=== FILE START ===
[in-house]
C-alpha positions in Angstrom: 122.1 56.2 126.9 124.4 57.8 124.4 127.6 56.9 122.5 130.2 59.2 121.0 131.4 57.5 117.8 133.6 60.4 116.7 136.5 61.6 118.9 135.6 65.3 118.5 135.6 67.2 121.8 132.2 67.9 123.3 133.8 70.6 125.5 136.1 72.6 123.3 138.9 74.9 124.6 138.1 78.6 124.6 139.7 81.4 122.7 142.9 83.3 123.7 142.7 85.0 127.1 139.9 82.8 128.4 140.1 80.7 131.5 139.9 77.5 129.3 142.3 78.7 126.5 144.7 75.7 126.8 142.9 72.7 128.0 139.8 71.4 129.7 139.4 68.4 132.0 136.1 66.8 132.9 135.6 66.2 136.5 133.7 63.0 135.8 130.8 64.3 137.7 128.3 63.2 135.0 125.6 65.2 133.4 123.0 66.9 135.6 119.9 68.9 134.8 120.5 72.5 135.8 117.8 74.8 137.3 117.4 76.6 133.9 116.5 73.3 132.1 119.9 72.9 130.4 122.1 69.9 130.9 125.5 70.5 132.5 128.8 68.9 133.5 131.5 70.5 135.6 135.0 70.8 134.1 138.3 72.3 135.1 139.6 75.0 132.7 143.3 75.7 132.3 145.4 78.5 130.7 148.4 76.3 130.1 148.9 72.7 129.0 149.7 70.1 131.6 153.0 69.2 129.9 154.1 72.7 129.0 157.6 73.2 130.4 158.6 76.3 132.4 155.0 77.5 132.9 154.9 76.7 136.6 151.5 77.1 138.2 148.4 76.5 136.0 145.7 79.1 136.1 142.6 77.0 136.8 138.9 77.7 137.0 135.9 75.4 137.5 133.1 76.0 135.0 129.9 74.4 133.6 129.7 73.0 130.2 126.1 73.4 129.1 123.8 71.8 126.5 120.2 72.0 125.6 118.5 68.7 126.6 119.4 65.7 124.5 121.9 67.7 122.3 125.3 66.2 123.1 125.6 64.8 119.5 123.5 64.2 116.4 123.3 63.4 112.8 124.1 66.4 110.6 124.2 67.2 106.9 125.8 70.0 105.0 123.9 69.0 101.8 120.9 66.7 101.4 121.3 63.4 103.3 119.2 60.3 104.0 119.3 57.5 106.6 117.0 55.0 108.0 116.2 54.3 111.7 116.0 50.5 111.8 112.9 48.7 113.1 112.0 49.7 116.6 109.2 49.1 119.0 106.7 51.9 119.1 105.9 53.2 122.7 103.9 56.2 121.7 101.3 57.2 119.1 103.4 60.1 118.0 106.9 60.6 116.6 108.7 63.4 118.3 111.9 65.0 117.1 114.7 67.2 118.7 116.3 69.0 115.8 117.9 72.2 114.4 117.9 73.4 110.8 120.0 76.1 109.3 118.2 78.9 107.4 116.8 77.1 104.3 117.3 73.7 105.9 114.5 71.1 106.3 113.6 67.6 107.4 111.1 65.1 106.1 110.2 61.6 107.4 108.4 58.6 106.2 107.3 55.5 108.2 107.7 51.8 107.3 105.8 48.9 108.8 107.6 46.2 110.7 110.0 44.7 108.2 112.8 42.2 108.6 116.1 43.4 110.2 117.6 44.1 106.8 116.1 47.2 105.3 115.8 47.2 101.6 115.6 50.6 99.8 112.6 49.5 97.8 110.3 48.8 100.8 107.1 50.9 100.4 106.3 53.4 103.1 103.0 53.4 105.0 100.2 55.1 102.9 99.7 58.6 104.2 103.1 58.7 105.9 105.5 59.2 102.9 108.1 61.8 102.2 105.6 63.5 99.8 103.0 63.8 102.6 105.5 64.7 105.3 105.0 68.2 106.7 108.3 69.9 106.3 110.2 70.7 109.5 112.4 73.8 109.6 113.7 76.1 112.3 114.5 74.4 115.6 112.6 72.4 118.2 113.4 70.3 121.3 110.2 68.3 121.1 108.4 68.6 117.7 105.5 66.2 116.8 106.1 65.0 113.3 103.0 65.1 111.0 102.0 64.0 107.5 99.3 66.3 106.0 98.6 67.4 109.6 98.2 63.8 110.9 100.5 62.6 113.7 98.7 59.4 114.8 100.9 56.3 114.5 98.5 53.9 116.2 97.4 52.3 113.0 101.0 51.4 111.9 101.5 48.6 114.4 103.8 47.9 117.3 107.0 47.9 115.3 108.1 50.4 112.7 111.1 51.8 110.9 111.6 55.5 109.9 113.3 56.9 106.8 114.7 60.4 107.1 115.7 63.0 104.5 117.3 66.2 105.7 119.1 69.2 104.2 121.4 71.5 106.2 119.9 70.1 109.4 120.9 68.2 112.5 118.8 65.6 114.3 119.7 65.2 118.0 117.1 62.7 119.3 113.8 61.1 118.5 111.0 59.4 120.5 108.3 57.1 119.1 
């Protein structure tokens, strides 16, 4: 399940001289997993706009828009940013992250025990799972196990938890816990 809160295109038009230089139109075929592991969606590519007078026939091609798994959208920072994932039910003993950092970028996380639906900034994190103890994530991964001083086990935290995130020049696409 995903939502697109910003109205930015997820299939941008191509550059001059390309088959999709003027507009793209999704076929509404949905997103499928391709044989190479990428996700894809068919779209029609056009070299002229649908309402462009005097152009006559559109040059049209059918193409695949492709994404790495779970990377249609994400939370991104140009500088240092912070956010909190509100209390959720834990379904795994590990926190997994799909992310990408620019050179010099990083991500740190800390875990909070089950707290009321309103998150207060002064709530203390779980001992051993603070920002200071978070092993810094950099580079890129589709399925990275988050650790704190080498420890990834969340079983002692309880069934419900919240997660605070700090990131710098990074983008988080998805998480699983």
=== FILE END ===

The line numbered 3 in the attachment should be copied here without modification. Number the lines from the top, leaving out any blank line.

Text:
């Protein structure tokens, strides 16, 4: 399940001289997993706009828009940013992250025990799972196990938890816990 809160295109038009230089139109075929592991969606590519007078026939091609798994959208920072994932039910003993950092970028996380639906900034994190103890994530991964001083086990935290995130020049696409 995903939502697109910003109205930015997820299939941008191509550059001059390309088959999709003027507009793209999704076929509404949905997103499928391709044989190479990428996700894809068919779209029609056009070299002229649908309402462009005097152009006559559109040059049209059918193409695949492709994404790495779970990377249609994400939370991104140009500088240092912070956010909190509100209390959720834990379904795994590990926190997994799909992310990408620019050179010099990083991500740190800390875990909070089950707290009321309103998150207060002064709530203390779980001992051993603070920002200071978070092993810094950099580079890129589709399925990275988050650790704190080498420890990834969340079983002692309880069934419900919240997660605070700090990131710098990074983008988080998805998480699983």